The movie then flashes back ten years to when Bruce first met Andrea while visiting his parents’ grave. Bruce has just started in his attempts to become Batman and he’s talking to his parents about what he is trying to do. The general feeling you get from Bruce talking to his parents’ grave is a sense of anxiety, guilt, and depression. Bruce feels almost as if his parents are forcing him to be Batman. His survivor’s guilt convinces him that his parents will be disappointed in him if he doesn’t become Batman and fight crime. But then he hears Andrea, who is visiting her mother’s grave and speaking to her as well. The two begin a romance and the more Bruce becomes happier and more content with his life, the less he wants to be Batman. He has what can almost be viewed as a panic attack over not wanting to be Batman, but after conversations with Alfred and Andrea (though Andrea never knew Bruce’s plans to become Batman) Bruce is eventually convinced that his parents would want him to be happy and move on with his life. Bruce seems prepared to do so and asks Andrea to marry him, but not a day after he proposes, Andrea and her father disappear, leaving only a letter behind telling Bruce that she had to leave. Bruce spirals back into depression and feels he now cannot have a normal life, so he becomes Batman.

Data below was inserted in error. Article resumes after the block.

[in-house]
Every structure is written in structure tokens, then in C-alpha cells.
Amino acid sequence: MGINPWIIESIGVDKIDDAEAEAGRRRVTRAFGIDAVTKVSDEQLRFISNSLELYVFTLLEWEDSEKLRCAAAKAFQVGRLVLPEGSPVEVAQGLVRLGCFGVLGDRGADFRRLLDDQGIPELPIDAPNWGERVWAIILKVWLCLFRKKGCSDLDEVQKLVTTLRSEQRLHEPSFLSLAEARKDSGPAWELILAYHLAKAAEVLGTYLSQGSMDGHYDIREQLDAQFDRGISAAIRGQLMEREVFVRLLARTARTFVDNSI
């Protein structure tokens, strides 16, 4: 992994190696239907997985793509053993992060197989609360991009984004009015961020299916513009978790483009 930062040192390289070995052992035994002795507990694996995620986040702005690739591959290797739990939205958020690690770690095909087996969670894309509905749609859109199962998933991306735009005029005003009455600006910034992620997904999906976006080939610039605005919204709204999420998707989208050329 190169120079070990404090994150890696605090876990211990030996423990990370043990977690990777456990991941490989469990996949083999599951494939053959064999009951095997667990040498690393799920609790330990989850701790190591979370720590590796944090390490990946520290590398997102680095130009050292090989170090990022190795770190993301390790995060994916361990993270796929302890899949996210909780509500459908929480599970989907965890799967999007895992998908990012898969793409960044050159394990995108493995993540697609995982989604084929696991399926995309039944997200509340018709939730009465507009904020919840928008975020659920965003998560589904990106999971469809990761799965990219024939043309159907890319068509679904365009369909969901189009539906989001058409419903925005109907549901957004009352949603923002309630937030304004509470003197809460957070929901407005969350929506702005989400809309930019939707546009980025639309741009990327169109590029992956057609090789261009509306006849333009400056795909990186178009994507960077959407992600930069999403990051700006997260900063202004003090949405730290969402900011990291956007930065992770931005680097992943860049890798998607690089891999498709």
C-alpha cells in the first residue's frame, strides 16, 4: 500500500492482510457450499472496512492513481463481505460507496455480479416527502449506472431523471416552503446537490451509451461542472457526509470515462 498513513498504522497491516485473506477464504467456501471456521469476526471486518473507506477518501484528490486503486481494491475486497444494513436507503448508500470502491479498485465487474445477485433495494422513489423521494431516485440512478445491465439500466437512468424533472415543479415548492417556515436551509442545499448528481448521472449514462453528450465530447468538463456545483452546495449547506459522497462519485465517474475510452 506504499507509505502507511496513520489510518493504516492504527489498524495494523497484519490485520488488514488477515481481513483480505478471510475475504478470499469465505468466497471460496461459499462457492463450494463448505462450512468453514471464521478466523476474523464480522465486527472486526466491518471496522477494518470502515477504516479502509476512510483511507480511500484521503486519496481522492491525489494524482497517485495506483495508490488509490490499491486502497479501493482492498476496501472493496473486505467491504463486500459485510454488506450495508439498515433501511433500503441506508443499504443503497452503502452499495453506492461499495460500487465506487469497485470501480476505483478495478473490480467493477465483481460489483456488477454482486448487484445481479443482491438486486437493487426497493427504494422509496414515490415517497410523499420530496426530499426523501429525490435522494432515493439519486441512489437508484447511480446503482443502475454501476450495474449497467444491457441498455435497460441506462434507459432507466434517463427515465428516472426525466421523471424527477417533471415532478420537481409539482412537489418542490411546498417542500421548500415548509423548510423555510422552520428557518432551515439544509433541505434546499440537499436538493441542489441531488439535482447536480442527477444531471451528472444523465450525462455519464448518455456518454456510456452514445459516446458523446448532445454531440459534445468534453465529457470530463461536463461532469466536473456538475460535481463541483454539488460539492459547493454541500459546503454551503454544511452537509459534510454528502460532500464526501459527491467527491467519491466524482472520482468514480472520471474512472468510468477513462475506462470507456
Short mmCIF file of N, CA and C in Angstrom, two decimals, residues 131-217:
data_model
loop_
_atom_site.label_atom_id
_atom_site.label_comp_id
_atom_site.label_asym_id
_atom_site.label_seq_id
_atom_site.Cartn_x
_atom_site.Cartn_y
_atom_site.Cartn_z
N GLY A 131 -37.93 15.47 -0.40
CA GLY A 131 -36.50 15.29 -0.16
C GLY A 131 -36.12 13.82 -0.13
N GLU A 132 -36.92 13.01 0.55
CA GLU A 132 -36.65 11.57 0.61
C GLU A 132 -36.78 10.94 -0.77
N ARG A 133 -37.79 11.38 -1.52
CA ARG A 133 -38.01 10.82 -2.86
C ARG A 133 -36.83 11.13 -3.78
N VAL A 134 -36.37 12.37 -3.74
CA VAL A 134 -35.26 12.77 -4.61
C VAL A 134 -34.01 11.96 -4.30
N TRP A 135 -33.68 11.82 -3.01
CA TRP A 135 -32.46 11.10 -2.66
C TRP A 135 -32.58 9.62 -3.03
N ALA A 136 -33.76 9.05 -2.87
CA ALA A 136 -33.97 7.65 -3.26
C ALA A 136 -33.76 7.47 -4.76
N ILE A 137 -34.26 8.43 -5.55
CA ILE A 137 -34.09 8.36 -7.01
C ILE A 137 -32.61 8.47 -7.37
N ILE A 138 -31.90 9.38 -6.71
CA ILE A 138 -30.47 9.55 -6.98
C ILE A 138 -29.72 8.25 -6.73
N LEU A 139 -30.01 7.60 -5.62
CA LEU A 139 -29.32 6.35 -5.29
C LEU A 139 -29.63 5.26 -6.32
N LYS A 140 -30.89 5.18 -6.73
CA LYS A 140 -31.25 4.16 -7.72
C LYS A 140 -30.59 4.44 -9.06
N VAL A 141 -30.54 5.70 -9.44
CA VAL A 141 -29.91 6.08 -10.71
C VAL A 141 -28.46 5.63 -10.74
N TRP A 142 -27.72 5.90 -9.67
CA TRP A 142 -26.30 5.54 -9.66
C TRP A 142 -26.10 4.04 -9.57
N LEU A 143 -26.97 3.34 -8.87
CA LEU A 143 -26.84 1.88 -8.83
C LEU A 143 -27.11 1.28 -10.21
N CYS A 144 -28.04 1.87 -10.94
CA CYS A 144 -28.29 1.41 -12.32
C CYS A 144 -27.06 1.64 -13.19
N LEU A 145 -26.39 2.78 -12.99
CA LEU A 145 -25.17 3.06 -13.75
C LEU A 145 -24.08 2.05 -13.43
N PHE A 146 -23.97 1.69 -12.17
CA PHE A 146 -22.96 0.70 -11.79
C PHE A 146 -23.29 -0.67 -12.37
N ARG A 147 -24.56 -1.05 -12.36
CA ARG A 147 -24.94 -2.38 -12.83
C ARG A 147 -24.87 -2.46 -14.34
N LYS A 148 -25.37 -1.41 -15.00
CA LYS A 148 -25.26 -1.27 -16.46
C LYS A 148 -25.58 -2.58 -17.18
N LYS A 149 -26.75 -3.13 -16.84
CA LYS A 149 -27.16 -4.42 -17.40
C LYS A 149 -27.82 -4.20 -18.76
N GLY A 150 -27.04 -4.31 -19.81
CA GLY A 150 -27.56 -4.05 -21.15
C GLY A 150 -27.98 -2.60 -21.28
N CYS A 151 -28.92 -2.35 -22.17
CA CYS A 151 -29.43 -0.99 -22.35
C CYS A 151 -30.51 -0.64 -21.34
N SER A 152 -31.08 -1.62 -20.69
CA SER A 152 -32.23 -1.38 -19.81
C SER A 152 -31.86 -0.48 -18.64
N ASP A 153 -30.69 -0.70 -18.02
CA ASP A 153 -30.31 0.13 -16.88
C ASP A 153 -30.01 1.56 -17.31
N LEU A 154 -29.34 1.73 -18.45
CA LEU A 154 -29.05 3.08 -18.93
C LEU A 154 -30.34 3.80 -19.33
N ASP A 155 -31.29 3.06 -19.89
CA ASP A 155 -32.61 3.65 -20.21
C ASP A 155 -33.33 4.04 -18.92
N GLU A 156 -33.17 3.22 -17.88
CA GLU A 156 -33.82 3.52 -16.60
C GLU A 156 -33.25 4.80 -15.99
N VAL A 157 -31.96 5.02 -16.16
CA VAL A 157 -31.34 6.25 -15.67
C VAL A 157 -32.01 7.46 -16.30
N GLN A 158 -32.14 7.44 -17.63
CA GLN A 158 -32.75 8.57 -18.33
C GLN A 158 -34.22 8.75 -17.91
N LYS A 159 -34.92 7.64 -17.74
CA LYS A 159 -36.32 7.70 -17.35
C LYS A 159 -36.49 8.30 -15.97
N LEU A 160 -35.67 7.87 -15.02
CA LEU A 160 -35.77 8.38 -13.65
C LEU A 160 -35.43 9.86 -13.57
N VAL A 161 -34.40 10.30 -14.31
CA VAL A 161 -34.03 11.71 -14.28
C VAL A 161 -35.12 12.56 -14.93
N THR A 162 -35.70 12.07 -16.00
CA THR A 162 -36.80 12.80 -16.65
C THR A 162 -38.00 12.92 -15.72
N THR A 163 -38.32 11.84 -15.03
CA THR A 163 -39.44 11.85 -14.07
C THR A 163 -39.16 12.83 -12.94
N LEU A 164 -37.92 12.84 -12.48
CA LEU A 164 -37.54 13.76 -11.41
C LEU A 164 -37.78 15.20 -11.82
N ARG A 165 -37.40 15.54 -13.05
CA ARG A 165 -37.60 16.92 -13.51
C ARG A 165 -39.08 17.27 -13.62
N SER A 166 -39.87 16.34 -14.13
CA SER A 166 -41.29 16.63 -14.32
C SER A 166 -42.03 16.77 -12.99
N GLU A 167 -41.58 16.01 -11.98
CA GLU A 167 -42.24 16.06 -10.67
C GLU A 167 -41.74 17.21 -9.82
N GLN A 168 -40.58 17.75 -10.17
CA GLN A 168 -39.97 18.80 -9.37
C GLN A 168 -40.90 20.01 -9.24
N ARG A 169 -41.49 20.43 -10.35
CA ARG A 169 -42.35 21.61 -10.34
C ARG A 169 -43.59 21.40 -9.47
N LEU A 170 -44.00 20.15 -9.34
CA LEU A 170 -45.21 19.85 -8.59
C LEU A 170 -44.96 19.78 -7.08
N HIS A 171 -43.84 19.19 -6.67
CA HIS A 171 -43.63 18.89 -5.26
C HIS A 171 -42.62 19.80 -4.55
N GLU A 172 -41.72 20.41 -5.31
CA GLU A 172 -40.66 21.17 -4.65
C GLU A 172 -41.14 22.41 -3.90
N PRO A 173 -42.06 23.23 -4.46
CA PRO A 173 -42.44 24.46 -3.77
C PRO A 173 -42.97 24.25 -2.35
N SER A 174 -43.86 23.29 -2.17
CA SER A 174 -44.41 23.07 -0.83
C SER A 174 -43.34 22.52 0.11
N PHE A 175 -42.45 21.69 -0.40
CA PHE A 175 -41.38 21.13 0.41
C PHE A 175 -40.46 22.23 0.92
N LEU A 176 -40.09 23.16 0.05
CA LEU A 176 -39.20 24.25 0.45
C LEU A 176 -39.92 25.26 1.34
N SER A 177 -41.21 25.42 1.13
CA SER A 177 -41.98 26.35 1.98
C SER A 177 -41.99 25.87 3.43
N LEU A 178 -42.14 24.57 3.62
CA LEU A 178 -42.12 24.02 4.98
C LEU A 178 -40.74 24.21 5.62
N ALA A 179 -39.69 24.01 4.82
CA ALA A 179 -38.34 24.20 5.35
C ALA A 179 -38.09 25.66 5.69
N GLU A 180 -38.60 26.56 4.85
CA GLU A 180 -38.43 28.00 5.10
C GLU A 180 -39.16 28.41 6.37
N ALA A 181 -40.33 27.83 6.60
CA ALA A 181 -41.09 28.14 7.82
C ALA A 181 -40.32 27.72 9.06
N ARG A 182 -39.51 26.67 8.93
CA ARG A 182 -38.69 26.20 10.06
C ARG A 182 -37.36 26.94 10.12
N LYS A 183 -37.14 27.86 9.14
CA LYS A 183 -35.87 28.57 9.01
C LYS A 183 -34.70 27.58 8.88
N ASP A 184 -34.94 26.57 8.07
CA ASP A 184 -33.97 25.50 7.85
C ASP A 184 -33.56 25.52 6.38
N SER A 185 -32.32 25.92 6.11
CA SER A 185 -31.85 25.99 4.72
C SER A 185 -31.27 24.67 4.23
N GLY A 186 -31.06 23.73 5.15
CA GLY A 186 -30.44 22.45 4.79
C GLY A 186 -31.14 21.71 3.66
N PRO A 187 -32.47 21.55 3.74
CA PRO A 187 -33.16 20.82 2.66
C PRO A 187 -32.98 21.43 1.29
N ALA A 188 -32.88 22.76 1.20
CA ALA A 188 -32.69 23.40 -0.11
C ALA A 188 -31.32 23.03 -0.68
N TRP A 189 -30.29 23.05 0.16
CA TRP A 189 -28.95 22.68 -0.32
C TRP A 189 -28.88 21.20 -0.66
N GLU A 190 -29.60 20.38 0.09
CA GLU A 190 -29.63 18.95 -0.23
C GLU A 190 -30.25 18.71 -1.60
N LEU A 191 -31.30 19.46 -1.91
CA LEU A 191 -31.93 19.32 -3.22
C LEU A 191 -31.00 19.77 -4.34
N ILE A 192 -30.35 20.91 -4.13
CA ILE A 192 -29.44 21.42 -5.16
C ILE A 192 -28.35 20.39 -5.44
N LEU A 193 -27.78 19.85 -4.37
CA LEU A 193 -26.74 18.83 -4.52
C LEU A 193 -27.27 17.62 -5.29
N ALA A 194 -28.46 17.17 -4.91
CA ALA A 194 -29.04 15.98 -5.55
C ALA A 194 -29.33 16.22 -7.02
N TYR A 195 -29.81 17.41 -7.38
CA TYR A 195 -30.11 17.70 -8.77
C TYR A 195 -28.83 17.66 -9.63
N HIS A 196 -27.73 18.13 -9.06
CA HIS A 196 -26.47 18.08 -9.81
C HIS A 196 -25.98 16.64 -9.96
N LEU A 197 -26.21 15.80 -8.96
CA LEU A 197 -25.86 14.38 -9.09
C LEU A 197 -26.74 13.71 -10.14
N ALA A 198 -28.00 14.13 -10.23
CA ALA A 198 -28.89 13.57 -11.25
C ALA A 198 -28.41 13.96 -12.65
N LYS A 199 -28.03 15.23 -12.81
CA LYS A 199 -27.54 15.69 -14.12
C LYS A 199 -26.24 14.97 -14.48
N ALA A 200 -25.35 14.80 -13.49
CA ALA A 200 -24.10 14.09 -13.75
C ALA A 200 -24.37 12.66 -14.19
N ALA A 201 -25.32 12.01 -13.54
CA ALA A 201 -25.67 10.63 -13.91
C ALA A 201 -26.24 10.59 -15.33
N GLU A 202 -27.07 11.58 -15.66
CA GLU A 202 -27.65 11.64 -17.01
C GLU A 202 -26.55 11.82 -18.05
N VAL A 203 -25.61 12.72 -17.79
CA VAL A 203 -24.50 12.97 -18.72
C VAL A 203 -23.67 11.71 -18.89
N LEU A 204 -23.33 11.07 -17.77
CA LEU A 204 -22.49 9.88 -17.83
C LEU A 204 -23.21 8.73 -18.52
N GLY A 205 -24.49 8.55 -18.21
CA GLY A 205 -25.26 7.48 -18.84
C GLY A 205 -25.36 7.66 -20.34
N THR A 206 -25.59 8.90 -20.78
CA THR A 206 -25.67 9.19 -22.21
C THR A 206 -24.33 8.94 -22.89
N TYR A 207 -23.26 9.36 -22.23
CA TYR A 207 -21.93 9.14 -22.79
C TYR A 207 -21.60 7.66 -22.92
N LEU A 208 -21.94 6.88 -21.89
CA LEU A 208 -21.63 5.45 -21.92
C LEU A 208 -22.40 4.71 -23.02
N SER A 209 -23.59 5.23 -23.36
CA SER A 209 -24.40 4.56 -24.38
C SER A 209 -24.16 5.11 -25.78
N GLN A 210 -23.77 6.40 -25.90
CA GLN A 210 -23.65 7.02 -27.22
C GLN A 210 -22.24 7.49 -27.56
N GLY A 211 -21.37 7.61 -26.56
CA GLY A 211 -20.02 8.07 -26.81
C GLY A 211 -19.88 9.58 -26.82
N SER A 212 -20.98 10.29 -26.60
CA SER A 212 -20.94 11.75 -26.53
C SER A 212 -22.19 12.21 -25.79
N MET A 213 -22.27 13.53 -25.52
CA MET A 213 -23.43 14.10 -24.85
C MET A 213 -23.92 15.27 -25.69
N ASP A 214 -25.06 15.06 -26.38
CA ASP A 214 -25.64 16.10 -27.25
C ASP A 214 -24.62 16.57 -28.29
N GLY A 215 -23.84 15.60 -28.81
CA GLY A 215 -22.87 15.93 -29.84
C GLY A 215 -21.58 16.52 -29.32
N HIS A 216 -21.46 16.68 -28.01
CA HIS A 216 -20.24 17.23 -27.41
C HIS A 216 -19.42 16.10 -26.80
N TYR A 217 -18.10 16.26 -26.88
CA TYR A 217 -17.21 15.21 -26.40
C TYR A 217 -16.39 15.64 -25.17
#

Not long after Andrea’s return, the mysterious masked figure kills another gangster named Buzz Bronski. Bruce suspects that Andrea’s father, who was in trouble with the mob, has returned to seek his revenge. Andrea denies this and criticizes Bruce for his life choices, particularly his playboy persona, since she left. The masked killer later targets the mobster Valestra, who turns to the Joker for help. The Joker agrees, but when the masked killer goes to kill Valestra, they find him already dead with a smile plastered on his face and a camera attached to his body. Now that the Joker knows the killer is definitely not Batman, he hits a detonator, causing the house to explode with the killer barely escaping. Batman eventually catches up to the killer, but they get away when the police start pursuing Batman. Batman barely makes it out alive and has to take off his mask and cowl to use as a decoy. He would have been caught if not for Andrea showing up at the right moment to save him and speed him away from the police. With Andrea knowing that Bruce is Batman, the two rekindle their relationship. Andrea then reveals that her father returned to Gotham early to deal with some things all but cementing Batman’s theory that Andrea’s father is the masked killer. However, Batman later discovers that Andrea and her father fled the country because her father was in trouble with the mob, but the mob tracked him down and sent in a hitman and murdered him. Realizing that the masked killer is Andrea, he quickly learns where she is headed next when he sees a picture of the mob hitman and realizes it’s the Joker.